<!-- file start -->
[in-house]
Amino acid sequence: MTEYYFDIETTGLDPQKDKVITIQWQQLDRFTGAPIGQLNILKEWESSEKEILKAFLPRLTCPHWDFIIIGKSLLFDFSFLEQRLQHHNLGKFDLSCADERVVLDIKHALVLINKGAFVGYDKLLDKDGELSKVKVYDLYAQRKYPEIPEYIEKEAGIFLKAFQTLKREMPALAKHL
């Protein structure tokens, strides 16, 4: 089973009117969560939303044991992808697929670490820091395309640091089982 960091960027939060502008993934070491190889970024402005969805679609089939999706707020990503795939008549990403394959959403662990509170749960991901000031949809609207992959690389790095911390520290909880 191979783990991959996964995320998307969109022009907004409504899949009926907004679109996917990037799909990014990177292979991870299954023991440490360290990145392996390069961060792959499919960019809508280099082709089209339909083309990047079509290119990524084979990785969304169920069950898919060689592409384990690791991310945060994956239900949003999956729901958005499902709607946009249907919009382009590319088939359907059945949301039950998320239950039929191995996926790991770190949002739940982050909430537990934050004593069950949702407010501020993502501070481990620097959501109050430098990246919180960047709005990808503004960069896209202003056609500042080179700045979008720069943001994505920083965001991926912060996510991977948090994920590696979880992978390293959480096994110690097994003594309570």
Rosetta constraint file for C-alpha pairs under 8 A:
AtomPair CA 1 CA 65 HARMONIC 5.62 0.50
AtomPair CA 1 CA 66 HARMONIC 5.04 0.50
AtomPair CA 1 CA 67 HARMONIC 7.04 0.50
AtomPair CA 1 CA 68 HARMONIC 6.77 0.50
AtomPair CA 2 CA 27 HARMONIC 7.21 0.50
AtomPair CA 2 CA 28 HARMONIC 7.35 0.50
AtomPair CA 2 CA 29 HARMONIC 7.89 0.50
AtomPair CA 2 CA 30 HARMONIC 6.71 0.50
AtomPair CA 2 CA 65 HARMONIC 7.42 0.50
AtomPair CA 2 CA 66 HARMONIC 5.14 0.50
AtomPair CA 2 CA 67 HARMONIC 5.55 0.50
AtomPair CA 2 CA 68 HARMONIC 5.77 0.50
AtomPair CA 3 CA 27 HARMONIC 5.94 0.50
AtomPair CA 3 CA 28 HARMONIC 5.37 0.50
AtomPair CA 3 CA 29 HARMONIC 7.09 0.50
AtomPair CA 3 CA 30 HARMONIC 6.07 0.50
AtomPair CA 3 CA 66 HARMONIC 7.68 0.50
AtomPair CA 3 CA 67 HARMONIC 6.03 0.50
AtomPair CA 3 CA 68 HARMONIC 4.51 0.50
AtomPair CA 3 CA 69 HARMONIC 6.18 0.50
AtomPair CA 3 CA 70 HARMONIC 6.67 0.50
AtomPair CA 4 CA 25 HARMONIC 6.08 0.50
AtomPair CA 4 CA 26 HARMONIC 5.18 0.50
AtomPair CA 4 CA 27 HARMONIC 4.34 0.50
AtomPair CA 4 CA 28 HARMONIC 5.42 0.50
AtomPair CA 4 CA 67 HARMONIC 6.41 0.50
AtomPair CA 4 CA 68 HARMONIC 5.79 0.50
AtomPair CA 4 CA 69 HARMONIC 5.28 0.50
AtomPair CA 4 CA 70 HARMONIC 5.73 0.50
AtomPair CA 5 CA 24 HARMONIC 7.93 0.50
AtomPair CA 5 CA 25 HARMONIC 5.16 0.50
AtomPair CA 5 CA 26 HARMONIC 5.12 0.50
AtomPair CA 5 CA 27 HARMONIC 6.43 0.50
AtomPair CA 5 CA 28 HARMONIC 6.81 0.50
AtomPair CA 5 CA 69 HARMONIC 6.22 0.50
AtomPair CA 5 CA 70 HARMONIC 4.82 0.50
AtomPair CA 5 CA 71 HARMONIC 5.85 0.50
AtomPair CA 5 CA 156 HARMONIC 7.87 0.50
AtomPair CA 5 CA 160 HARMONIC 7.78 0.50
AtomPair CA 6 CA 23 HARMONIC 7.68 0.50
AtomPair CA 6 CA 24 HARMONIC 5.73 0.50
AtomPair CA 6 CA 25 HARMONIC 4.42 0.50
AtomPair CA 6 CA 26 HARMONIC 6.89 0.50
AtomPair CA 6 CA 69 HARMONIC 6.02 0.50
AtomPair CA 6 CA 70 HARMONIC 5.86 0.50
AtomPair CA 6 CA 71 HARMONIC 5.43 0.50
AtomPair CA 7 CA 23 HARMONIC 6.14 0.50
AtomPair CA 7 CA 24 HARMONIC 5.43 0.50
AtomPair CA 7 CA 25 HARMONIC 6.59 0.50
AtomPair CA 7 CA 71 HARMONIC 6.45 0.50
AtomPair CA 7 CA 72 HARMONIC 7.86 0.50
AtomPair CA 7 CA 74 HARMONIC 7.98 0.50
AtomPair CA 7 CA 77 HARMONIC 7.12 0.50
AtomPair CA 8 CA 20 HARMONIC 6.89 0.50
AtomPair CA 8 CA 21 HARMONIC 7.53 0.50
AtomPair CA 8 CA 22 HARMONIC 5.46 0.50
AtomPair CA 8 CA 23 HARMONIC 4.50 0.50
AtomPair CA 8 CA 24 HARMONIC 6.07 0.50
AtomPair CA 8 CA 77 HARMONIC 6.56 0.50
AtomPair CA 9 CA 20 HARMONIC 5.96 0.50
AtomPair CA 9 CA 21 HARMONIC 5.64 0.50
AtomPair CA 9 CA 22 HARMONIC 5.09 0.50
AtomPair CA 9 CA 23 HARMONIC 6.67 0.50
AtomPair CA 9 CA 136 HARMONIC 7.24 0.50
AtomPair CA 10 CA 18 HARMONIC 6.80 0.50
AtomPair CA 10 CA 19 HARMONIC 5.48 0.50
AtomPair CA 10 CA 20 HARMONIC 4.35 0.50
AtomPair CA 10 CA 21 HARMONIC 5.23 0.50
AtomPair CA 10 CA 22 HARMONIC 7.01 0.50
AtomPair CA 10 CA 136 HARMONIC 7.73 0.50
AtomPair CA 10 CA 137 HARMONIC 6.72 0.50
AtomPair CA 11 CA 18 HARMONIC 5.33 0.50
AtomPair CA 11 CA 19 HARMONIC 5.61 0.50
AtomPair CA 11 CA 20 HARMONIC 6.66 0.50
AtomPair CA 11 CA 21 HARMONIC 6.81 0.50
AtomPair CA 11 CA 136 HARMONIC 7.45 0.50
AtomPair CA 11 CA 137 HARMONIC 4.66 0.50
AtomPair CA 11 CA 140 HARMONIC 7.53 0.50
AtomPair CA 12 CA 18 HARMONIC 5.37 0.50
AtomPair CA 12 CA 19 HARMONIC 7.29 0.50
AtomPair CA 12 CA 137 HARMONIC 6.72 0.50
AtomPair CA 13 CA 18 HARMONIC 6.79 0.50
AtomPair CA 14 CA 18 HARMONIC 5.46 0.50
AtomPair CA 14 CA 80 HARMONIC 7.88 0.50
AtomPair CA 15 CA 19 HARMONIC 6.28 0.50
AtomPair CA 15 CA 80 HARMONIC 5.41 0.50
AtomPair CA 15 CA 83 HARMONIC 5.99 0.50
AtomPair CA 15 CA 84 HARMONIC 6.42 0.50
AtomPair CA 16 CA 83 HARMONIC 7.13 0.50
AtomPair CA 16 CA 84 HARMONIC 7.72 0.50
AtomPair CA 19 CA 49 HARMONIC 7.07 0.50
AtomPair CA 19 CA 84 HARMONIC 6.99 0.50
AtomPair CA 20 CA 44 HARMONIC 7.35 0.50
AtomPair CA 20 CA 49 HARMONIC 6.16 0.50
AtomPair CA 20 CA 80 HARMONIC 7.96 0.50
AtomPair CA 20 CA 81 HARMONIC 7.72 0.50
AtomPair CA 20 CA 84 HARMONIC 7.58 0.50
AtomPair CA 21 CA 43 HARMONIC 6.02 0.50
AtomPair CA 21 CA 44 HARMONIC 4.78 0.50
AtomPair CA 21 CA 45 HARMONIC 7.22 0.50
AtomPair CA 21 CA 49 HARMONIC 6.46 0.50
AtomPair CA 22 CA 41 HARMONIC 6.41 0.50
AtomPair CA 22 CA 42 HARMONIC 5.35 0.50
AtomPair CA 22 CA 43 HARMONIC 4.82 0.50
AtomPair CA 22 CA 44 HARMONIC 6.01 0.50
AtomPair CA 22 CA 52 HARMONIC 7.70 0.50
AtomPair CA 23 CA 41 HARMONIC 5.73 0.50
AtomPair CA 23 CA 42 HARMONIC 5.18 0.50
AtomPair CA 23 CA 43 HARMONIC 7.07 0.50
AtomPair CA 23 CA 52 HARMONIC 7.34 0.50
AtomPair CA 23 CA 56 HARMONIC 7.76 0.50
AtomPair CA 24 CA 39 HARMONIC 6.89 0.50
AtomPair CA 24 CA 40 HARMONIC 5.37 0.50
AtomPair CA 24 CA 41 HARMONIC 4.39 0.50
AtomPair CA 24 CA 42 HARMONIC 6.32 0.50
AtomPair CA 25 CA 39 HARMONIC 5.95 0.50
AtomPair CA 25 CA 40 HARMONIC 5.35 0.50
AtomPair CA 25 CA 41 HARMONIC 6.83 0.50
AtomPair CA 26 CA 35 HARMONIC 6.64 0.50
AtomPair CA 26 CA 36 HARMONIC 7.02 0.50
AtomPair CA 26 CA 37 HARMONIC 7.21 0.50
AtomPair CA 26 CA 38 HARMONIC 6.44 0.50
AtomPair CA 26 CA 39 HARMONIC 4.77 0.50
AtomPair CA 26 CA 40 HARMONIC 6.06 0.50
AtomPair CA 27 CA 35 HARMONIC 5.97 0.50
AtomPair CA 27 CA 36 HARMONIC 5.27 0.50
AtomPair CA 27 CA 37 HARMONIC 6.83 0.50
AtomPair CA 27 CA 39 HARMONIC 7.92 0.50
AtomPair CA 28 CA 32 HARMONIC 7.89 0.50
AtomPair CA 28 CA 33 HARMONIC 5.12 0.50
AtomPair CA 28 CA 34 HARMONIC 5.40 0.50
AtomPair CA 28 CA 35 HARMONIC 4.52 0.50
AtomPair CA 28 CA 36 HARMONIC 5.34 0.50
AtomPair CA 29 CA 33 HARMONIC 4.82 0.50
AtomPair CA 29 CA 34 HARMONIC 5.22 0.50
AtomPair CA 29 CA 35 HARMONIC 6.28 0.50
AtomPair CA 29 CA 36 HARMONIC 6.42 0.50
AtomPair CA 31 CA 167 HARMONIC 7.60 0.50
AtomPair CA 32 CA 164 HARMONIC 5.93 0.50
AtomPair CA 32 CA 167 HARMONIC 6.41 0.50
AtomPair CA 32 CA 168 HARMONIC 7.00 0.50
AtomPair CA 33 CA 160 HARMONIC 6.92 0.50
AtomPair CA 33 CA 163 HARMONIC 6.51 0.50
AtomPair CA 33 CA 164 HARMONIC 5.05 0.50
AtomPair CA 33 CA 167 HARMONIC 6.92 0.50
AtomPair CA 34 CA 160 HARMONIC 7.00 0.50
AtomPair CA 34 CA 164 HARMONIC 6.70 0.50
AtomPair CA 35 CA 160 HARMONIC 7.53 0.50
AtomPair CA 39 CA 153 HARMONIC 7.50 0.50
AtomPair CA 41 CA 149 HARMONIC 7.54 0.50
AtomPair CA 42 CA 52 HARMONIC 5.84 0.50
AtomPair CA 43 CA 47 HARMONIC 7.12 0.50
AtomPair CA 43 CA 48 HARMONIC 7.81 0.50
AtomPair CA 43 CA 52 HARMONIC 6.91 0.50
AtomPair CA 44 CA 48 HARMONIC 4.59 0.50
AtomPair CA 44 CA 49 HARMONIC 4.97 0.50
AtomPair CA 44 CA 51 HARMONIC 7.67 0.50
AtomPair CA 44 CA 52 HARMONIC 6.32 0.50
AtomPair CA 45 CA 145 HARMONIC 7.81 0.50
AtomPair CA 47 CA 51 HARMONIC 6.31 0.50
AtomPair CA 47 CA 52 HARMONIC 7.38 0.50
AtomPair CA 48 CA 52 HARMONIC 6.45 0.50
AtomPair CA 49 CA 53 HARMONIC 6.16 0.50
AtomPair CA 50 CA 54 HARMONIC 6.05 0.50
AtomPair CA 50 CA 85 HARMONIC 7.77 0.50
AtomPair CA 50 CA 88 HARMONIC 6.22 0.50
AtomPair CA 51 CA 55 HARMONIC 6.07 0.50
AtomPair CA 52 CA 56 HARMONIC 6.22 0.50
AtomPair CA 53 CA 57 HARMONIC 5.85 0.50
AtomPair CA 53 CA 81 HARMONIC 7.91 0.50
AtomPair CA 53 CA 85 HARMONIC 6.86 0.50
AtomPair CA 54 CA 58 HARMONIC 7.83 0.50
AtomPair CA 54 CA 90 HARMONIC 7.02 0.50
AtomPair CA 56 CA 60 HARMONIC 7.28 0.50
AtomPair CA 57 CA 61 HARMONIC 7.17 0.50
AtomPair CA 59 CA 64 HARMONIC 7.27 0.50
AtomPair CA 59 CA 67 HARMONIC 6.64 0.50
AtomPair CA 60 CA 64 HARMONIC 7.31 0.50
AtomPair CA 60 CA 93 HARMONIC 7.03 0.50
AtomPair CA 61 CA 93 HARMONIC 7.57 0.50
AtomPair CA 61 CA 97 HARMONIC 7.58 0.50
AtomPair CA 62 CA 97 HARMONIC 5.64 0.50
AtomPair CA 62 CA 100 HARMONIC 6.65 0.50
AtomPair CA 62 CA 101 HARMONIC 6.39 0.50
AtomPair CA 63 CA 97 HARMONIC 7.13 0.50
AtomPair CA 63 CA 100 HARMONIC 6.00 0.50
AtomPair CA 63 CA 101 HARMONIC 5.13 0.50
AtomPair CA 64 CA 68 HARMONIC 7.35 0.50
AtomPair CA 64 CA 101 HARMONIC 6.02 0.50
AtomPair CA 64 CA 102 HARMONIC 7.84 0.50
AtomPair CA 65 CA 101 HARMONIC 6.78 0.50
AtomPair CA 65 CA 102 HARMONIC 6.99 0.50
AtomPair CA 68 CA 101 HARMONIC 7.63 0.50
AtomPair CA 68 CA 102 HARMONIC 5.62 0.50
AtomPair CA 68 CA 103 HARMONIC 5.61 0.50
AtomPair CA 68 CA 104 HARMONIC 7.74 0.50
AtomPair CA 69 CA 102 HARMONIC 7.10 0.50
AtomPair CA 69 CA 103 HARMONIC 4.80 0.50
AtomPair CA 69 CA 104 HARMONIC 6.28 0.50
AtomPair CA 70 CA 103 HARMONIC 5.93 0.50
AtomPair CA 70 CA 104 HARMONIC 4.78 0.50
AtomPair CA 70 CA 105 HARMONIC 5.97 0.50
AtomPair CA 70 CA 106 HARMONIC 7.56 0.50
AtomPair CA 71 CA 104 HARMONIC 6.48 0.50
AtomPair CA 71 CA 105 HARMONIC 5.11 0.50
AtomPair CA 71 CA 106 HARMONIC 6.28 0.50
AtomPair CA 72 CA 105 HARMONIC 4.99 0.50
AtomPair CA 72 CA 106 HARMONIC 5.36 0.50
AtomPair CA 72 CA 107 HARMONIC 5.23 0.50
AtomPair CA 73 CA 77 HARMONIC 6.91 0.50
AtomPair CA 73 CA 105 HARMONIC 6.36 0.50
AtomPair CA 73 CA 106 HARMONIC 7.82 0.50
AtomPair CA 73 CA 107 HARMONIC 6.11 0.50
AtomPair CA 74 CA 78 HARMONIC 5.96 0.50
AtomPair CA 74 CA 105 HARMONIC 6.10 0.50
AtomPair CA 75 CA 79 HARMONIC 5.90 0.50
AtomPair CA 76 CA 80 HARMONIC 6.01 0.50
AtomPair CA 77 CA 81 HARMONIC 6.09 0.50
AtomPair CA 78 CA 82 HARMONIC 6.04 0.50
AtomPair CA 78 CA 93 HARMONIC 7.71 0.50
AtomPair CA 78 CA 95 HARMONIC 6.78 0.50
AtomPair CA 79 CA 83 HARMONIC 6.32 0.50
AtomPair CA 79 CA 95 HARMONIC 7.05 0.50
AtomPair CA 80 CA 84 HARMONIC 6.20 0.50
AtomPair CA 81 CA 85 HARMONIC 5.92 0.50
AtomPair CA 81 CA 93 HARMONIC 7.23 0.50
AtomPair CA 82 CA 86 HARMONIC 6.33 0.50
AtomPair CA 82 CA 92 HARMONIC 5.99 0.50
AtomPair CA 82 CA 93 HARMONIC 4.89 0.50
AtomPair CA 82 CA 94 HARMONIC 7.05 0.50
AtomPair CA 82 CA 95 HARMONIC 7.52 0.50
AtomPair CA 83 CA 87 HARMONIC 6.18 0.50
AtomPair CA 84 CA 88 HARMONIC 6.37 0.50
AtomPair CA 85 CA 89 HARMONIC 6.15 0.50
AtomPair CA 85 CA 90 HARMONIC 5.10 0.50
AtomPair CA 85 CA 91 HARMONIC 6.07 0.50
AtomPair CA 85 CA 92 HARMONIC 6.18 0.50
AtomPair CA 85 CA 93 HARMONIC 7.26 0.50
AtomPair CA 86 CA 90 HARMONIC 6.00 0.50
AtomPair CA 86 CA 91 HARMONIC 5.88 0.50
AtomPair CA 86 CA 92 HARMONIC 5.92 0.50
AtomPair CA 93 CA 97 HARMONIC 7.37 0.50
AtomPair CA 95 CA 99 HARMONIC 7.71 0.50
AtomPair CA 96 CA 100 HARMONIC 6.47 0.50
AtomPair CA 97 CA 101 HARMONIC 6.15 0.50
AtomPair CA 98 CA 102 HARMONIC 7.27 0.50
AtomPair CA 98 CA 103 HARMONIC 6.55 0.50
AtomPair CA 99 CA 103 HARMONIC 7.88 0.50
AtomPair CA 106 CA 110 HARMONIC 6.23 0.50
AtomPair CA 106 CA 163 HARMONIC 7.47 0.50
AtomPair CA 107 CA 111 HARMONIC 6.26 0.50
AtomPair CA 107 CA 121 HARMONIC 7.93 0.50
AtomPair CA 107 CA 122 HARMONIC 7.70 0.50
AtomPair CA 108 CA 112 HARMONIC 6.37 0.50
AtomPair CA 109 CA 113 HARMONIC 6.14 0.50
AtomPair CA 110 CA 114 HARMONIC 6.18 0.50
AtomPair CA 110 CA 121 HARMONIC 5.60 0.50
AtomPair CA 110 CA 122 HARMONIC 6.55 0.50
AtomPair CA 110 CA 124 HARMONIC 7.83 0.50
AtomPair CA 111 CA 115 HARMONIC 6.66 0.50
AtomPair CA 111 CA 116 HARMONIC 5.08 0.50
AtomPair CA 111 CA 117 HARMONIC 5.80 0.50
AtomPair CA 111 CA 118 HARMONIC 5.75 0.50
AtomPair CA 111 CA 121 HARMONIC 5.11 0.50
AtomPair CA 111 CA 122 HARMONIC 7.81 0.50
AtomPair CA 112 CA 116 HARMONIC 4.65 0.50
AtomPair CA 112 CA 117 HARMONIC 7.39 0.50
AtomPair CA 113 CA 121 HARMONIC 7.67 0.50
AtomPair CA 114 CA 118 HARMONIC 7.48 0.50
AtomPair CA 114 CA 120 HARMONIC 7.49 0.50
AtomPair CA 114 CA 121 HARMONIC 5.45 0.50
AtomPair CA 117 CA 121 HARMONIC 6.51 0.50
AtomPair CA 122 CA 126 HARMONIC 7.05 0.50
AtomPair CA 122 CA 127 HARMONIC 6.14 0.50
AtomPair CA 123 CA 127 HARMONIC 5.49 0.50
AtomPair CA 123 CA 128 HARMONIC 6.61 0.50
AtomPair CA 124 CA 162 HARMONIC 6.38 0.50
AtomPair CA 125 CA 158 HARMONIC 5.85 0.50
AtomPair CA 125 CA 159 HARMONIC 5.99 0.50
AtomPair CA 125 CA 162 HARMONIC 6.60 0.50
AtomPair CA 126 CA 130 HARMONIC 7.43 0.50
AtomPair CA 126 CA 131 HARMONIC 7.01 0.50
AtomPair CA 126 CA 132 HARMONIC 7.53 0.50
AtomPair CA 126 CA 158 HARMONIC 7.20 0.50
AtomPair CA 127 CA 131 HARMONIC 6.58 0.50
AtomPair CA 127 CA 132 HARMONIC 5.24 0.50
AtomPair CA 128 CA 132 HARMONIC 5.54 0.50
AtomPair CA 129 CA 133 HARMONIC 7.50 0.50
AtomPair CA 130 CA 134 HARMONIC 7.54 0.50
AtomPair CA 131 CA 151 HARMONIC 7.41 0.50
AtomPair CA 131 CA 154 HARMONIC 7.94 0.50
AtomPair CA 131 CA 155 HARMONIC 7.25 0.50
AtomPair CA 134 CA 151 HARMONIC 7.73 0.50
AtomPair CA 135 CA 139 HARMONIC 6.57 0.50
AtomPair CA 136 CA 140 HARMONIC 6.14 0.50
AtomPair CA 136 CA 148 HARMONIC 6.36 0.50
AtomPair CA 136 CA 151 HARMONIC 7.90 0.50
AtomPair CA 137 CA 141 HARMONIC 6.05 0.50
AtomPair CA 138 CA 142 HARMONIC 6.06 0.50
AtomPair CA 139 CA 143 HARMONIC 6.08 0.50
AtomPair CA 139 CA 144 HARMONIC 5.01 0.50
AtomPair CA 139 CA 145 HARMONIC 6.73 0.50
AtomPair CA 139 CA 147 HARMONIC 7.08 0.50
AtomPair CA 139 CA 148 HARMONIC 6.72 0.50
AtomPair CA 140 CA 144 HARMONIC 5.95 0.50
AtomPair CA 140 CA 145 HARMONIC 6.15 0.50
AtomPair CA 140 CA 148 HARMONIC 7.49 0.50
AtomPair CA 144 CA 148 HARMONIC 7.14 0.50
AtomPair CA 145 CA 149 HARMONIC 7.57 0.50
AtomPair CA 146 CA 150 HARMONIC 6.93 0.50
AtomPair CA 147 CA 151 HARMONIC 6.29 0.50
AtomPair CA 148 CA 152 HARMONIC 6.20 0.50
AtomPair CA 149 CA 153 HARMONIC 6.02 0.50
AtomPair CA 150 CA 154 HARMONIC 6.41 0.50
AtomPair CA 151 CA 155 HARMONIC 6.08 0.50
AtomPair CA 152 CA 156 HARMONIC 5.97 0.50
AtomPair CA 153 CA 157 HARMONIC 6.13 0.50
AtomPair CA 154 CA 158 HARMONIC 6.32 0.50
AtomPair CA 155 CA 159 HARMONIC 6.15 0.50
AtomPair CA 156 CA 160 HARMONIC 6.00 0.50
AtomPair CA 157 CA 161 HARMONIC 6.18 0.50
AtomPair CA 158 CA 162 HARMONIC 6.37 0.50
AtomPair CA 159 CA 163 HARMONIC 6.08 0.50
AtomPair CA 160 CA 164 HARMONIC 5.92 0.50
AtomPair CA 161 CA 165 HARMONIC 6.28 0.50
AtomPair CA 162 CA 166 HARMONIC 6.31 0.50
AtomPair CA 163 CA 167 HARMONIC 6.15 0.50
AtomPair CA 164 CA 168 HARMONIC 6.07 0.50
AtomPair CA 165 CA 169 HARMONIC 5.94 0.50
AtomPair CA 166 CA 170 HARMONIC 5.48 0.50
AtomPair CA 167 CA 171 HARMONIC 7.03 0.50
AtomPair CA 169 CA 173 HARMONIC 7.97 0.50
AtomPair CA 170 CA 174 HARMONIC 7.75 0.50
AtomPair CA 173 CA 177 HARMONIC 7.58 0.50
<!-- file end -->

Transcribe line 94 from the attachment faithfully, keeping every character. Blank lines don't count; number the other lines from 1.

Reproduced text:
AtomPair CA 16 CA 84 HARMONIC 7.72 0.50